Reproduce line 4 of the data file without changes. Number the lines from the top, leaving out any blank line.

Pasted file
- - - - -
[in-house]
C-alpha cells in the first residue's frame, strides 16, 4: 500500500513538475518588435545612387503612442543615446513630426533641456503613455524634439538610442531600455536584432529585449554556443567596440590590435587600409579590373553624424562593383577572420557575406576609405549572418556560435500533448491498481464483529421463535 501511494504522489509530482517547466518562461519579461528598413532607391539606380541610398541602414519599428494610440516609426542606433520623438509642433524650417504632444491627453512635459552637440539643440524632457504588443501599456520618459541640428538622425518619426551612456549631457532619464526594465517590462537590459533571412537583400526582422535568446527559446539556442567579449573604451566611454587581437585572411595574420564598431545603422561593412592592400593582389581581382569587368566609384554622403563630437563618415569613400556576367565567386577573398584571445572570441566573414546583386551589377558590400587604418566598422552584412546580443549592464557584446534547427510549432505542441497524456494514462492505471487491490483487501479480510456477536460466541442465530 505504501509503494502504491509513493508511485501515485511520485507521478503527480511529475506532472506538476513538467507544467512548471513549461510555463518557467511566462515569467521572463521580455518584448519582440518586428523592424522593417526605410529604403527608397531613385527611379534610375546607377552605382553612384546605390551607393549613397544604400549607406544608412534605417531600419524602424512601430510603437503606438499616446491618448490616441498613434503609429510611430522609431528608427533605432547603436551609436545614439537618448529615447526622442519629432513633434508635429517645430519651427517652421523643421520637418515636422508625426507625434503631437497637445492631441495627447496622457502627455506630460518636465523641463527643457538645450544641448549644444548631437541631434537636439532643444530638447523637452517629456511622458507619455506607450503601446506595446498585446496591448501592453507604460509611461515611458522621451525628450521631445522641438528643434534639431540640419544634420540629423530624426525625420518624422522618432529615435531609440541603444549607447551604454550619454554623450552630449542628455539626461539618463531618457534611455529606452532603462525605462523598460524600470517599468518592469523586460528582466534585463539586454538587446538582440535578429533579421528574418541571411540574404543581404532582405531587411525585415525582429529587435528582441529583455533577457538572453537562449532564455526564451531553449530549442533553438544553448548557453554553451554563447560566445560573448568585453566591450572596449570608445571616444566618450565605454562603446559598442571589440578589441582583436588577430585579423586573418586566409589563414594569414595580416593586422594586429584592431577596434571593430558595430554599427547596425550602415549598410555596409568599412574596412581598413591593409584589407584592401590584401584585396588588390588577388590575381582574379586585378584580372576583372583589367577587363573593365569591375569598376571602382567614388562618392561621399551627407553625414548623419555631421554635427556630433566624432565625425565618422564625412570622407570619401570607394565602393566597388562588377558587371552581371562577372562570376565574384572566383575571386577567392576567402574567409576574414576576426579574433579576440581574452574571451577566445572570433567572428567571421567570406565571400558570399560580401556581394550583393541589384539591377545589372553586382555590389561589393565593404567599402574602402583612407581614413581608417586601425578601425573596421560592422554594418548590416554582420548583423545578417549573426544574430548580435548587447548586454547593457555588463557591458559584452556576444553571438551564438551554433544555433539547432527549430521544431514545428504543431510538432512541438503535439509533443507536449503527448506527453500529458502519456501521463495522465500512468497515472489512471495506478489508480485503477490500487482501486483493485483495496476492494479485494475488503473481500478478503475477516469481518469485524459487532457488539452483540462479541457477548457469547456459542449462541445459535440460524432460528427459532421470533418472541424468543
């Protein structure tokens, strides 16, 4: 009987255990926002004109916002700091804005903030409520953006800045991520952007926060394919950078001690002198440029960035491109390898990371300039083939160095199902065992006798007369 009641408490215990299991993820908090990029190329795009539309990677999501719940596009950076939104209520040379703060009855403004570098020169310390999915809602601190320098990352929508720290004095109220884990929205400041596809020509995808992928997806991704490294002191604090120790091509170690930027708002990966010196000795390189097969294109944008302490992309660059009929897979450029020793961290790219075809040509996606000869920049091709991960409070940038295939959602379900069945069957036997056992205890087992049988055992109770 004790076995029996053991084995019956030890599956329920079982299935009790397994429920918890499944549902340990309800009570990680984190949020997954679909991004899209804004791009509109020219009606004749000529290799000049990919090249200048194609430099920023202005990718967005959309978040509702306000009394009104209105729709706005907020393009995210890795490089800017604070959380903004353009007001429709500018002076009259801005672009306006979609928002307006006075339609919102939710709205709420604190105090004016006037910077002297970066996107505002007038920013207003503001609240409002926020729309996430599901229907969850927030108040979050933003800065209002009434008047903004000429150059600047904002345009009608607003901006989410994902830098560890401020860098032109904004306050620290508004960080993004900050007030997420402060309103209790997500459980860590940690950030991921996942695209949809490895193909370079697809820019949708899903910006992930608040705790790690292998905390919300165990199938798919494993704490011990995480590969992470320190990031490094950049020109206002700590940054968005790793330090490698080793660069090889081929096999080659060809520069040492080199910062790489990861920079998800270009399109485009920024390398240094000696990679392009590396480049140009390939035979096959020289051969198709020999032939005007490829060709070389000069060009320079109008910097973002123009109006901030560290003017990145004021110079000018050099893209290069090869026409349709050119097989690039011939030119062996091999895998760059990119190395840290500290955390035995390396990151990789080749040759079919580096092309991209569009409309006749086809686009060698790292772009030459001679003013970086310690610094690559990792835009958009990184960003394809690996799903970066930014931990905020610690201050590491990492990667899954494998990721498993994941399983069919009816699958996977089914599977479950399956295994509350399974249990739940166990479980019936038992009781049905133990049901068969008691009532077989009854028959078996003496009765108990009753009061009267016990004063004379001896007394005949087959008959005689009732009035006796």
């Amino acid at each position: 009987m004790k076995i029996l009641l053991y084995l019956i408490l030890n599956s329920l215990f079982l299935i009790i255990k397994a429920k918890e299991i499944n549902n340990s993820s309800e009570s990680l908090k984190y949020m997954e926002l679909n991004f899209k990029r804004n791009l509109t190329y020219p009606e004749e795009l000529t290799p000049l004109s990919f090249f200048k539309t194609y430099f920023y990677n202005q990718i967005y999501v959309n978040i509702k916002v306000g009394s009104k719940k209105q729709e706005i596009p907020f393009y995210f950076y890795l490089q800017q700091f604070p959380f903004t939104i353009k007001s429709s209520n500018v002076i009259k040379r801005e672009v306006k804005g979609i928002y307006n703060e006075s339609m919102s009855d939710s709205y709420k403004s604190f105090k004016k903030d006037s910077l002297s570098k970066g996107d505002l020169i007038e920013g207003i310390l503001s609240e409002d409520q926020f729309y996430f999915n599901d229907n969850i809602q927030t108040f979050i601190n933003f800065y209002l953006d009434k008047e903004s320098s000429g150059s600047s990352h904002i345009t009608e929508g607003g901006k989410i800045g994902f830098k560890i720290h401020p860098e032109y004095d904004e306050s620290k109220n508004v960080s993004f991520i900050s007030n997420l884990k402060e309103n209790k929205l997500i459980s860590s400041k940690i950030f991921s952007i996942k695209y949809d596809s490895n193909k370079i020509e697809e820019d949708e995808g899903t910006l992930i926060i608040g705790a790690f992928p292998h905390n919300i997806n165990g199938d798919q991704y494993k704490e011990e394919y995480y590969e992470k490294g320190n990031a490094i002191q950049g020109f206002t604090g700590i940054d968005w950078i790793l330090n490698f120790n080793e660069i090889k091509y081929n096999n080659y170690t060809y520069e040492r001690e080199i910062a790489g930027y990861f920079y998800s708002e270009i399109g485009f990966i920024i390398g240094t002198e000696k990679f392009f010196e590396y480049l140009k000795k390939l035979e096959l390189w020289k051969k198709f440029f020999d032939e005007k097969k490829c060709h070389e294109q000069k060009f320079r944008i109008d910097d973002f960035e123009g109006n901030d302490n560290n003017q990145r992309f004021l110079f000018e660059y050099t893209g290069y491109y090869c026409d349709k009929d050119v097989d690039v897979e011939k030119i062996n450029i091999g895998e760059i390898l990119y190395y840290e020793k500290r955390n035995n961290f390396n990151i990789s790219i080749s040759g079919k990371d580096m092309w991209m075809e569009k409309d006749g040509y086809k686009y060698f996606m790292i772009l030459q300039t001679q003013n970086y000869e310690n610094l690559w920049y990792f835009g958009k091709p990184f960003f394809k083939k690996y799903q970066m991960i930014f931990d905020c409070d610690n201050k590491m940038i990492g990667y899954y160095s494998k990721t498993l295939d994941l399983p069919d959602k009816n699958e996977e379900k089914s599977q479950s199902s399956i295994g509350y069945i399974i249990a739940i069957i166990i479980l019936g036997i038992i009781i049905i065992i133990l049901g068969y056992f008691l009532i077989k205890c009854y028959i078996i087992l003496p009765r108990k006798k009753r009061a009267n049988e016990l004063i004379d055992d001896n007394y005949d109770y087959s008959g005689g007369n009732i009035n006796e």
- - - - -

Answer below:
């Amino acid at each position: 009987m004790k076995i029996l009641l053991y084995l019956i408490l030890n599956s329920l215990f079982l299935i009790i255990k397994a429920k918890e299991i499944n549902n340990s993820s309800e009570s990680l908090k984190y949020m997954e926002l679909n991004f899209k990029r804004n791009l509109t190329y020219p009606e004749e795009l000529t290799p000049l004109s990919f090249f200048k539309t194609y430099f920023y990677n202005q990718i967005y999501v959309n978040i509702k916002v306000g009394s009104k719940k209105q729709e706005i596009p907020f393009y995210f950076y890795l490089q800017q700091f604070p959380f903004t939104i353009k007001s429709s209520n500018v002076i009259k040379r801005e672009v306006k804005g979609i928002y307006n703060e006075s339609m919102s009855d939710s709205y709420k403004s604190f105090k004016k903030d006037s910077l002297s570098k970066g996107d505002l020169i007038e920013g207003i310390l503001s609240e409002d409520q926020f729309y996430f999915n599901d229907n969850i809602q927030t108040f979050i601190n933003f800065y209002l953006d009434k008047e903004s320098s000429g150059s600047s990352h904002i345009t009608e929508g607003g901006k989410i800045g994902f830098k560890i720290h401020p860098e032109y004095d904004e306050s620290k109220n508004v960080s993004f991520i900050s007030n997420l884990k402060e309103n209790k929205l997500i459980s860590s400041k940690i950030f991921s952007i996942k695209y949809d596809s490895n193909k370079i020509e697809e820019d949708e995808g899903t910006l992930i926060i608040g705790a790690f992928p292998h905390n919300i997806n165990g199938d798919q991704y494993k704490e011990e394919y995480y590969e992470k490294g320190n990031a490094i002191q950049g020109f206002t604090g700590i940054d968005w950078i790793l330090n490698f120790n080793e660069i090889k091509y081929n096999n080659y170690t060809y520069e040492r001690e080199i910062a790489g930027y990861f920079y998800s708002e270009i399109g485009f990966i920024i390398g240094t002198e000696k990679f392009f010196e590396y480049l140009k000795k390939l035979e096959l390189w020289k051969k198709f440029f020999d032939e005007k097969k490829c060709h070389e294109q000069k060009f320079r944008i109008d910097d973002f960035e123009g109006n901030d302490n560290n003017q990145r992309f004021l110079f000018e660059y050099t893209g290069y491109y090869c026409d349709k009929d050119v097989d690039v897979e011939k030119i062996n450029i091999g895998e760059i390898l990119y190395y840290e020793k500290r955390n035995n961290f390396n990151i990789s790219i080749s040759g079919k990371d580096m092309w991209m075809e569009k409309d006749g040509y086809k686009y060698f996606m790292i772009l030459q300039t001679q003013n970086y000869e310690n610094l690559w920049y990792f835009g958009k091709p990184f960003f394809k083939k690996y799903q970066m991960i930014f931990d905020c409070d610690n201050k590491m940038i990492g990667y899954y160095s494998k990721t498993l295939d994941l399983p069919d959602k009816n699958e996977e379900k089914s599977q479950s199902s399956i295994g509350y069945i399974i249990a739940i069957i166990i479980l019936g036997i038992i009781i049905i065992i133990l049901g068969y056992f008691l009532i077989k205890c009854y028959i078996i087992l003496p009765r108990k006798k009753r009061a009267n049988e016990l004063i004379d055992d001896n007394y005949d109770y087959s008959g005689g007369n009732i009035n006796e």